By: Sam Li
Hi, Marauders! Today, we’re mastering the art of time management. You don’t think you can master the skill in one day? It’s understandable, and we can help you get there! Read this post to find out how I did it. Also, register for the webinar happening tomorrow, July 15, at 5:00 p.m. (EDT), for more helpful time management tips from the academic skills team.
Breaking it down
Overall, I think time management is an art. In my first year, I had to stay dedicated to my study plans and practice prioritizing tasks. Over time, I created a five-part workflow for effective time management.
1. Understand your schedule
During the first days of classes, I record due dates for all my classes, important social events and extracurricular commitments on a four-month calendar. Scheduling makes me more aware of busy weeks so I can get ahead in my assignments and studying.
2. Narrow your focus and establish key goals
I use a weekly schedule to plan one or two weeks in detail. Then, I identify my short-term, achievable academic goals for that time frame. These goals keep me feeling motivated as the term progresses.
Be sure to come to tomorrow’s webinar to get some helpful goal-setting frameworks.
3. Break up goals into smaller, meaningful tasks
Next, I deconstruct my goals into smaller tasks. I ask myself, “What can I reasonably accomplish during my time between classes that will contribute to these goals?”
After I define these tasks, I assign an estimated completion time. Here’s a personal example:
- Goal: Finish my lab report!
- Tasks: Create an outline of my report (1 hour). Take notes on research papers (20 minutes per paper). Finish graphing my data (30 minutes). Spend time writing each section (1.5 hours per session).
Next, I think about what to do with my day. I try to keep to the “rule of three,” where I prioritize three big tasks for the day. For me, this is the most realistic number of tasks I can complete.
I like to prioritize based on how much time or effort each task requires and how much value they add to my school life once complete. Anything super valuable and quick gets listed first. After, I start on bigger important projects. If I have time, I work on minor tasks that require less energy.
5. Build momentum and manage procrastination habits
For me, the hardest part is getting started and staying motivated to finish tasks! So, how can we do it?
App notifications always divert my attention. So, I put away distracting devices like my phone or put them on “do not disturb” mode.
I’m a fan of Forest, an app that gamifies productivity and blocks distracting websites. It lets you set a focus timer for your work, and at the end, you grow a healthy, virtual tree as a reward.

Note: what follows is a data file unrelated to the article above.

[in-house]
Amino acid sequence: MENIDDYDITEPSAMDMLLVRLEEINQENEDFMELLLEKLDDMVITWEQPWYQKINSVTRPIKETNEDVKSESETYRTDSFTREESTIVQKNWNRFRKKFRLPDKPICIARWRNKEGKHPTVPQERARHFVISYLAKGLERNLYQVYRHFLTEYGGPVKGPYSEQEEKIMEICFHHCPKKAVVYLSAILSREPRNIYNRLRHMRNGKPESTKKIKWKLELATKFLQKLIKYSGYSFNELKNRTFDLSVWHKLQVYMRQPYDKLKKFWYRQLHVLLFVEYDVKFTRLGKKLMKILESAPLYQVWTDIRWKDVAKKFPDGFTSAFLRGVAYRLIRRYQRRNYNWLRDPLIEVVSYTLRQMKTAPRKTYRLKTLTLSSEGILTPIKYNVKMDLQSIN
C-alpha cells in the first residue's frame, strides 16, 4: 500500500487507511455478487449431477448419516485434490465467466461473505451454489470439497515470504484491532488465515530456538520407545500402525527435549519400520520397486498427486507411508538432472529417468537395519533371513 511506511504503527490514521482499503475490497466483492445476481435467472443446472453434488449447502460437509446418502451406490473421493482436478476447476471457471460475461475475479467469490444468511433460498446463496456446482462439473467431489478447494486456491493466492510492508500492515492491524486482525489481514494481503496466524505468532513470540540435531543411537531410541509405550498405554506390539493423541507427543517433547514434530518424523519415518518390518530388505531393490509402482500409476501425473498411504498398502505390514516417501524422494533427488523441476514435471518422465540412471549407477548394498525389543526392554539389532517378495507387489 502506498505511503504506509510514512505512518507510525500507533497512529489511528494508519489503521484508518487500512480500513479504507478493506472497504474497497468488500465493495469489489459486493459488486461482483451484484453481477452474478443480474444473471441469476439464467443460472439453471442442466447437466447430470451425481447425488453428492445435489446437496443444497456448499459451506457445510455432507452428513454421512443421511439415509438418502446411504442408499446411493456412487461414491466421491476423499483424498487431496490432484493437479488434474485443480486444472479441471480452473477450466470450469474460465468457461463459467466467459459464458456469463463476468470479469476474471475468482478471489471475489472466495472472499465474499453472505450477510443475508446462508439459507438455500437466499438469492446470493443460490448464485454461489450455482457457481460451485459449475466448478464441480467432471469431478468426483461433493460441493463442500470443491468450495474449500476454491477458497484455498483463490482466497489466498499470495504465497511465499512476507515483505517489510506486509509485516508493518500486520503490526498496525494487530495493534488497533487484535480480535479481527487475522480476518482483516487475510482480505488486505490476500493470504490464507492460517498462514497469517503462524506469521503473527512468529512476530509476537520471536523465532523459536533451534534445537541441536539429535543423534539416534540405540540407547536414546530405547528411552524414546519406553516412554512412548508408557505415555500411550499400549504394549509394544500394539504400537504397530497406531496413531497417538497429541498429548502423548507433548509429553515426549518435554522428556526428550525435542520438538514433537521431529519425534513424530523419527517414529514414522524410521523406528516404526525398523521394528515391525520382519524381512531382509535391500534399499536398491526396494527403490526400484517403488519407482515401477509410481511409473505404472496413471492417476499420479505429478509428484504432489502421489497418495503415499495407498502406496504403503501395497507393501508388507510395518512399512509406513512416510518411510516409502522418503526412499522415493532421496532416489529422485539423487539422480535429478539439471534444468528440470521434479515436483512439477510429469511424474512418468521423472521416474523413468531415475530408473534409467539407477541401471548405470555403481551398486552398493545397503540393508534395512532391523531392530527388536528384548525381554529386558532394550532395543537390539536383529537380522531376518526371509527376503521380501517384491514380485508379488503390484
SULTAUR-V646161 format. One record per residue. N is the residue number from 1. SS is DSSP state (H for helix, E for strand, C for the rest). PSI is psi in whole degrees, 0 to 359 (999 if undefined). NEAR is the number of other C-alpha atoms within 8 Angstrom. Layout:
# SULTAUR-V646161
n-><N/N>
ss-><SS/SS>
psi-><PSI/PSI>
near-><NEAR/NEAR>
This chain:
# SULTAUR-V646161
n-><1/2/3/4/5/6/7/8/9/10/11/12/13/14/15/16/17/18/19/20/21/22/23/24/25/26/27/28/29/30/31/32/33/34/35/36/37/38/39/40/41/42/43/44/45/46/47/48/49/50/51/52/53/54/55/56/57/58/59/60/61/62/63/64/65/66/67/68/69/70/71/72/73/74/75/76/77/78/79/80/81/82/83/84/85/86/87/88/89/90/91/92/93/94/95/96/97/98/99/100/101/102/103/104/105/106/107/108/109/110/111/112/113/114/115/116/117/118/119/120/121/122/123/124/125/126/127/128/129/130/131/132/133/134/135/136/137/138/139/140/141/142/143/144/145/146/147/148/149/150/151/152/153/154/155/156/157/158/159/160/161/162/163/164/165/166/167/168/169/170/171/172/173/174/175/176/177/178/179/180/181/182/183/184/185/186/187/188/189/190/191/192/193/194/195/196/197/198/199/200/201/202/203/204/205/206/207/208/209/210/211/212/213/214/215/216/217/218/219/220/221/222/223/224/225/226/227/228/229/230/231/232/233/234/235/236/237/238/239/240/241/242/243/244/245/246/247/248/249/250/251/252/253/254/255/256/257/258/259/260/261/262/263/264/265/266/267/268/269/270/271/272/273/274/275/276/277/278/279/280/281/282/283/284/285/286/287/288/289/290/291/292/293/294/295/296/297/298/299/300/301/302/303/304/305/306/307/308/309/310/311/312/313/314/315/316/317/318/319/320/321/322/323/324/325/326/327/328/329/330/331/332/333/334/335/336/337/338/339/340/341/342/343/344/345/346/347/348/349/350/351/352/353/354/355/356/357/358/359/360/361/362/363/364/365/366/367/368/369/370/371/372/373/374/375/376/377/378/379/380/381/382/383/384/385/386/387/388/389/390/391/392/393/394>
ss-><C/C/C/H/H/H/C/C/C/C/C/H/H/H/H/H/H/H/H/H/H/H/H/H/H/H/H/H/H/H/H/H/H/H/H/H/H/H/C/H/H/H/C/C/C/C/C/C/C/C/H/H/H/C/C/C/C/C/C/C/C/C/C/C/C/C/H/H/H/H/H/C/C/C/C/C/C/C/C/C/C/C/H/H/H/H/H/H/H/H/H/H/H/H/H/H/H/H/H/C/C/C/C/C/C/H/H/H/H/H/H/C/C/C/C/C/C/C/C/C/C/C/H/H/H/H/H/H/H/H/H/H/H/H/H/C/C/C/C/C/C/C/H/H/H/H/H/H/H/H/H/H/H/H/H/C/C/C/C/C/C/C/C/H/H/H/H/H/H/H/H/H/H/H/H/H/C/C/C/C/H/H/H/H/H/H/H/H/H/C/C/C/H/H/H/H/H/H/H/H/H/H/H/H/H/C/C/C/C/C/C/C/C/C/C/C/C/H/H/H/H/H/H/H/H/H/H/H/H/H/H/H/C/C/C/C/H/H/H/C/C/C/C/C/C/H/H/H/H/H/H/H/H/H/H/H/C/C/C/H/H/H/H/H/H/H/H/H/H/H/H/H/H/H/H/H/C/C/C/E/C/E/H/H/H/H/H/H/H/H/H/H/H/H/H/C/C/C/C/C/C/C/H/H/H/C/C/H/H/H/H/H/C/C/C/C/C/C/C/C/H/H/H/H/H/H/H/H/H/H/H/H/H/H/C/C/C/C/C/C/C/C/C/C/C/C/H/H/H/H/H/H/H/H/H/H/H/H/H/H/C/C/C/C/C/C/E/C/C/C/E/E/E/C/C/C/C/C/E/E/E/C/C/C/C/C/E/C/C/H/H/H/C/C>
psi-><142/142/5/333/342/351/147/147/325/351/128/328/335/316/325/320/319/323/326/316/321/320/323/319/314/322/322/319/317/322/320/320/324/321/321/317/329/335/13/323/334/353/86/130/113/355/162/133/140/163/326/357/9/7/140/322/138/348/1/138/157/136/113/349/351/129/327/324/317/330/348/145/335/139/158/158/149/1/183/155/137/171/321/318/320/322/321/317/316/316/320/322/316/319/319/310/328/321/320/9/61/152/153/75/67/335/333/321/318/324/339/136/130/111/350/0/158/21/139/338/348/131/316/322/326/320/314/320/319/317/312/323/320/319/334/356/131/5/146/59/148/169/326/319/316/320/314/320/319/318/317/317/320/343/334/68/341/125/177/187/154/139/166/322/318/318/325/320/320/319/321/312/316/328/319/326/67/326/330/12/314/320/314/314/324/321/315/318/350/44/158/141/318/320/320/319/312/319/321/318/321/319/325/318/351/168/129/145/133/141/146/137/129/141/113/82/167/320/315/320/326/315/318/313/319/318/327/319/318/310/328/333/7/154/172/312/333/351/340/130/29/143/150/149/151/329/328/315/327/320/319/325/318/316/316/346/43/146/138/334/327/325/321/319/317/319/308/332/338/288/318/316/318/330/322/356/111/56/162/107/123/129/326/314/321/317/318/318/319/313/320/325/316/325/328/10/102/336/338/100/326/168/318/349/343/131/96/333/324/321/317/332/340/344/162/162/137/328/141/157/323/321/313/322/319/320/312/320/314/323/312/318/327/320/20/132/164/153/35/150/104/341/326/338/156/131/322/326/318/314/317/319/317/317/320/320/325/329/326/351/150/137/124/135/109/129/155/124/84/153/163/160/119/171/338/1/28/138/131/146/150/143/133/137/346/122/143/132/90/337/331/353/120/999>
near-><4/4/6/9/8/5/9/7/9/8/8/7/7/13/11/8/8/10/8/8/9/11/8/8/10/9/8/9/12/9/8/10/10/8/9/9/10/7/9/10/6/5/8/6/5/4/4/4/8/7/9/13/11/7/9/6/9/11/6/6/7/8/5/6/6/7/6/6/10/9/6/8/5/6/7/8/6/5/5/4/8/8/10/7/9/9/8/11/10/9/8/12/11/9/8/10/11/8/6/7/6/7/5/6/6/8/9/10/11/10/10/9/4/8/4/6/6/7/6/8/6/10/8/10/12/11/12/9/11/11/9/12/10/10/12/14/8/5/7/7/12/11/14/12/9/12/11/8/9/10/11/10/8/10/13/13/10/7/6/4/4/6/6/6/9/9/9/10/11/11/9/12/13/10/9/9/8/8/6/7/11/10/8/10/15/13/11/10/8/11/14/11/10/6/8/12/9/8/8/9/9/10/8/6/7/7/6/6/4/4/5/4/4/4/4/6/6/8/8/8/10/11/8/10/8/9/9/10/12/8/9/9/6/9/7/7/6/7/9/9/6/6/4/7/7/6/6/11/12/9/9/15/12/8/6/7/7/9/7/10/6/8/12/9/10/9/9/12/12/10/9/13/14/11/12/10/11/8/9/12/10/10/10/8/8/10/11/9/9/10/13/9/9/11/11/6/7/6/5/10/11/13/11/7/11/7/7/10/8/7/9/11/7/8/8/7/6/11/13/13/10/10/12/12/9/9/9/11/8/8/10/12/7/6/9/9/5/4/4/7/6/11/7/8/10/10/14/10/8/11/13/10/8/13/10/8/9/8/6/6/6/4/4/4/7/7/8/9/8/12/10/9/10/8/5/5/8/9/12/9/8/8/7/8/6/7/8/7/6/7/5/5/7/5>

The main reason why we procrastinate stems from the association of negative feelings with a task. I acknowledge this association and use tools like Forest to overcome this procrastination. This helps me convince myself that doing work will make life better for my future self. It’s true, after all!
Lastly, I want to share Rory Vaden’s TED Talk, How to Multiply Your Time.
Instead of asking yourself, “What do I need to get done today?,” ask yourself, “What can I do today that will make tomorrow better for me?” This has allowed me to think of tasks less like chores. Instead, I’m empowered by their broader, positive impact.
Hopefully, time management seems less daunting after reading this post. While there’s no one right way to manage your time, I’m confident that you can experiment to find what works for you. Personally, I struggled with staying motivated to finish my tasks in my first year. Sometimes, I didn’t achieve everything on my to-do list because I had an off day. It’s important to forgive yourself when this happens; learn from it, and commit to doing better.
This tip sheet has some really great advice to help you stay motivated this year, so check it out!
Overall, improving your time management skills will benefit you beyond your first year at McMaster, so congrats on starting to build this habit early!
About the Academic Skills Prep Series
Throughout the second half of July, join us for live webinars as we share what it takes to be a university learner and how to advance your skills in time management, note-taking, reading, writing and much more!
Enter for a chance to win
This summer, make sure to follow @MacSSC on Instagram for all of our Academic Skills Prep Series contests! We also have one grand prize to finish the series off right! The grand prize is a $250 gift card to Best Buy, with a second and third prize of $100 and $50.
How to enter: Write a 250–300-word response that refers to at least three webinars, sharing what you found interesting and new in the Academic Skills Prep Series and how it may help you prepare you for your first year of university. Email your submission to firstname.lastname@example.org by 11:59 p.m., August 6, 2021. This contest is only open to incoming first-year students.